Daryl’s is not unlike the other stories described here. If anything, he is somewhat fortunate to have been injured prior to getting to college, when a lot of debt could have been on the line.
The character Rory in the film faced another rejection scenario – she applied to only one highly-selective college, and didn’t get in. In this case, her target was Yale University. In her words, her rejection was due to “too many rich kids with mediocre grades and well-connected parents this year” applying for admission this year, meaning there was no room for her. In 2017, Yale was among the most selective of colleges, accepting between 6% and 7% of applicants. Even with an immaculate application, there was no guarantee for Rory’s admission to the school. That said, there is a long history of elitism and admissions bias in the Ivy League and other top-tier institutions, so she is probably not entirely off-base with her assumption. Almost certainly, a child of a trustee of donor would have gotten preferential consideration over here, in one way or another.
When initially designing their fake college, this first steps the gang makes are to design fake acceptance letters, as well as a facade website. Some people might thing that this is beyond belief – surely people would just Google the school and look at the website, and immediately get fishy?
Recently, I read a fantastic book on fraud in higher education called Degree Mills: The Billion-Dollar Industry That Has Sold Over A Million Fake Diplomas. Shockingly, both fake degrees and entirely fake institutions are really common, and people fall for them absolutely all the time. A couple of examples of entirely fake institutions that conferred fake credentials for years were LaSalle University in Louisiana and Columbia State University, both of which took in millions upon millions of dollars in profits before being shut down. Records of fake universities even go back all the way to the 14th century:
So many new universities opened, the University of Paris begged the pope to stop them…because some of the newer ones, more interested in making money than offering education, got into the business of…selling admission…and eventually the selling of degrees themselves.
Bear, J. & Ezell, A. (2012). Degree Mills: The Billion-Dollar Industry That Has Sold Over A Million Fake Diplomas. p. 34
Even more disturbing than how profitable and prolific fake universities are, is just how easy it is to get a hold of one of their degrees. In 1984, just to see how easy it really was, U.S. House of Representatives staff took $1800, and used it to buy a doctorate from the fake Union University in Los Angeles. The fake degree was written out to Rep. Claude Pepper, thus making him, nominally, “Dr. Pepper.” Taking it a step further, the staff members then made up their own fake university, and displayed to the House of Representatives how easy the process was (Bear & Ezell, p. 38).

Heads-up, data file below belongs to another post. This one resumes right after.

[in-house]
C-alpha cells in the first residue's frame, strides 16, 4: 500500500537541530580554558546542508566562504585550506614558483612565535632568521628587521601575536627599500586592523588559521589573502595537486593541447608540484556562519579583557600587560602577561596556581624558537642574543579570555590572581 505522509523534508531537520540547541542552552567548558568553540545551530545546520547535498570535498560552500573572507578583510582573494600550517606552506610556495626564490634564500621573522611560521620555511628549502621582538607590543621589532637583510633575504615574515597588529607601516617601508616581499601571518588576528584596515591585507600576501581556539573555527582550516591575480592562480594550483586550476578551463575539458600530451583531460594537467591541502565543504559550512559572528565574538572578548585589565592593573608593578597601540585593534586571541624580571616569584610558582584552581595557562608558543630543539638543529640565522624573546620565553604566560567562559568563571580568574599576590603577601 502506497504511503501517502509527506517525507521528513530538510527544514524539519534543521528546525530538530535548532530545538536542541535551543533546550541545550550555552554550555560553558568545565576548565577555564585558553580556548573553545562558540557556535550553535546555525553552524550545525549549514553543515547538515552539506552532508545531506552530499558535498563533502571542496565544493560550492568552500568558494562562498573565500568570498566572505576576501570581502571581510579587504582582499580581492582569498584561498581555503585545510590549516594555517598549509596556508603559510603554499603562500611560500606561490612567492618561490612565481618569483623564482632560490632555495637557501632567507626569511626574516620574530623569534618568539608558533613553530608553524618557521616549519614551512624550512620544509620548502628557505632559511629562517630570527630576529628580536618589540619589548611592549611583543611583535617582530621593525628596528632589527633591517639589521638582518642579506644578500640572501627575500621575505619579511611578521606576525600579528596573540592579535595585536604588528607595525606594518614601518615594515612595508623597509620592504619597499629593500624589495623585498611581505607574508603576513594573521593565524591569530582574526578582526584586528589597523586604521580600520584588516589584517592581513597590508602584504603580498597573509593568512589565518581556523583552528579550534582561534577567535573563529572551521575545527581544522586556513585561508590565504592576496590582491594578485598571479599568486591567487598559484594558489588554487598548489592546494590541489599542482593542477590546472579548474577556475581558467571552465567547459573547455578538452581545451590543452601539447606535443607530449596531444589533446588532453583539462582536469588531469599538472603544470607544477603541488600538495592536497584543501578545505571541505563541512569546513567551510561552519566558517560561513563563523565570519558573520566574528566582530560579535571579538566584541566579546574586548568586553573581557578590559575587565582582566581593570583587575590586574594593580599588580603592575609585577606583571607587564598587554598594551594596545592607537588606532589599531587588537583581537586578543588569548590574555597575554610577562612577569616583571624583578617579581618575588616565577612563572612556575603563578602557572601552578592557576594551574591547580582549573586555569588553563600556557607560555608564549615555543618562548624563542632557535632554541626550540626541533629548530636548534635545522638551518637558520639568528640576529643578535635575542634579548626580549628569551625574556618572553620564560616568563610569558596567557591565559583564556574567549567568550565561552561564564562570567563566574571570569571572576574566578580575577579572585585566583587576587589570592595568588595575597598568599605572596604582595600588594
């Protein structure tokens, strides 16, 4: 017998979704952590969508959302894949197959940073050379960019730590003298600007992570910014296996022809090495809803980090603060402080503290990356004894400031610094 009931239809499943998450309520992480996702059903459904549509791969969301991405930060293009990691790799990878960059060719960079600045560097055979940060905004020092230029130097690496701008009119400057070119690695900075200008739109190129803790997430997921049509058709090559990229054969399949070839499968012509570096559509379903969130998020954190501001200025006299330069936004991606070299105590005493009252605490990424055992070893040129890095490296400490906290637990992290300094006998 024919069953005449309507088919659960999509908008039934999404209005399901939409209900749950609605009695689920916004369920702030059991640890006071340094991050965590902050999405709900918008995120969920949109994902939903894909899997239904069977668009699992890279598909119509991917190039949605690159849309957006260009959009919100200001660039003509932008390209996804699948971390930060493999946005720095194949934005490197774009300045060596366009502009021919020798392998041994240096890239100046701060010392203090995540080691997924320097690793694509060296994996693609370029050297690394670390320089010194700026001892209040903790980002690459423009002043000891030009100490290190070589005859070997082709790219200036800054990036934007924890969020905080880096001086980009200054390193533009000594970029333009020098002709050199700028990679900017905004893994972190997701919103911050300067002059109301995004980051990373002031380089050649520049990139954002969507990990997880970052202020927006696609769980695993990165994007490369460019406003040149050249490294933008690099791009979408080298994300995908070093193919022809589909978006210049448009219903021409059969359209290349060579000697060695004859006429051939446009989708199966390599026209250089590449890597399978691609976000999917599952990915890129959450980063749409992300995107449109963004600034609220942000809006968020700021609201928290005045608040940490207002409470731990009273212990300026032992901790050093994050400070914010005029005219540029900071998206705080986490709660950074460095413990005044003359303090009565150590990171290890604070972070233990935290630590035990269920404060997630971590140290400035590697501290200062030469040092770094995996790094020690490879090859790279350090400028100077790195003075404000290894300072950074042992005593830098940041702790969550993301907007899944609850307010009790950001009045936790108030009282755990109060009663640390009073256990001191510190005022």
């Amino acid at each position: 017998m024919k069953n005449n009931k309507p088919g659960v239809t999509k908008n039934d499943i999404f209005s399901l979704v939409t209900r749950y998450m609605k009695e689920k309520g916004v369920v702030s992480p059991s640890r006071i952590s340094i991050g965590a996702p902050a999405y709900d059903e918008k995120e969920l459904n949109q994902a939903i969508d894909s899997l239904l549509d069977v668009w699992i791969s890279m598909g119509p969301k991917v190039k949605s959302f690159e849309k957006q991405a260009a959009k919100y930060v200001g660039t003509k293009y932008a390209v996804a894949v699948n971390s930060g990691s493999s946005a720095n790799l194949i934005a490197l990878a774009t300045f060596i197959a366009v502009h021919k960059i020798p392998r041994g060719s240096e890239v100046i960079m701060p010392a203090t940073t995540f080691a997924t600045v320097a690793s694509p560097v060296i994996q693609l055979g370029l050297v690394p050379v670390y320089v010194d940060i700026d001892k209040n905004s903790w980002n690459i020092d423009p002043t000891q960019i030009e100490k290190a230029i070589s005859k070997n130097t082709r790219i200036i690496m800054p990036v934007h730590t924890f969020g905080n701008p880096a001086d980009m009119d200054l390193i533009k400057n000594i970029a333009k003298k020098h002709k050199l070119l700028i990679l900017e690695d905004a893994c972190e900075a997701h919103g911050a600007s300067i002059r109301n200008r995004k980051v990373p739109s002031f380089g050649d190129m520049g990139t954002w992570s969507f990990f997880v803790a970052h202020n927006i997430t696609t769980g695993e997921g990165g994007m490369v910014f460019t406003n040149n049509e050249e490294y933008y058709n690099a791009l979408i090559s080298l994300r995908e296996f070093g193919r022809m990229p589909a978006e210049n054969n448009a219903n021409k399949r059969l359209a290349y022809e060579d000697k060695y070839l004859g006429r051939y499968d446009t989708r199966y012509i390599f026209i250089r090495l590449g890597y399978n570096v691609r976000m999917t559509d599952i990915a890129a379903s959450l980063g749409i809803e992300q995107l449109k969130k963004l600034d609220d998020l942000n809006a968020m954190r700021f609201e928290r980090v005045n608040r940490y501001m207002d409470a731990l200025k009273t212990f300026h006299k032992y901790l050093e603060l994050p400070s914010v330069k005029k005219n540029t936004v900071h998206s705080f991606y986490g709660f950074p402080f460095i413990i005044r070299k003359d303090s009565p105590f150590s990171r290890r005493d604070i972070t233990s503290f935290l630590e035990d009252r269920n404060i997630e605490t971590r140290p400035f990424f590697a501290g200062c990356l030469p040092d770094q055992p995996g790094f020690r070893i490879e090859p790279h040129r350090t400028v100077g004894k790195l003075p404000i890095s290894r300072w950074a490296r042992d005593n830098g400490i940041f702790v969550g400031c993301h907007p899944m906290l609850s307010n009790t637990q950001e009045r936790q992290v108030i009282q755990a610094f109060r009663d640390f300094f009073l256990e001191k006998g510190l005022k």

The biggest difference between South Harmon Institute of Technology and most fake universities in real life is that “real” fake universities rarely, if ever, have a physical campus. Today, almost all fake universities utilize the internet as their primary platform, whereas they previously did a lot of their business over the phone through cold-calling. The audacity and impracticality of trying to pull off a false campus is clear from watching Accepted: the whole process is unbelievably complicated and tenuous. After all, imagine how much easier it would have been for B to concoct an online college: he wouldn’t have had to invest in a location, wouldn’t have had to improvise in his interactions with students, wouldn’t have had to deal with the liability of housing students, etc. However, this gets into another interesting aspect of the film – the guidelines for accreditation, as outlined in the climactic hearing with a state accrediting board.
As stated in the film, there are two sets of qualifications needed for SHIT to earn accreditation. First:
The state defines a college as a body of people with a shared common purpose of a higher education…that’s us, with the word ‘higher’ kind of loosely defined – B
As B notes, SHIT loosely qualifies as a college based on this definition. Thus, the team has to meet three additional stated requirements for accreditation – they have to prove that their college has a facility, a curriculum, and a faculty. While they ultimately provisionally pass accreditation by the skin of their teeth, there are a whole lot of problems with this whole process.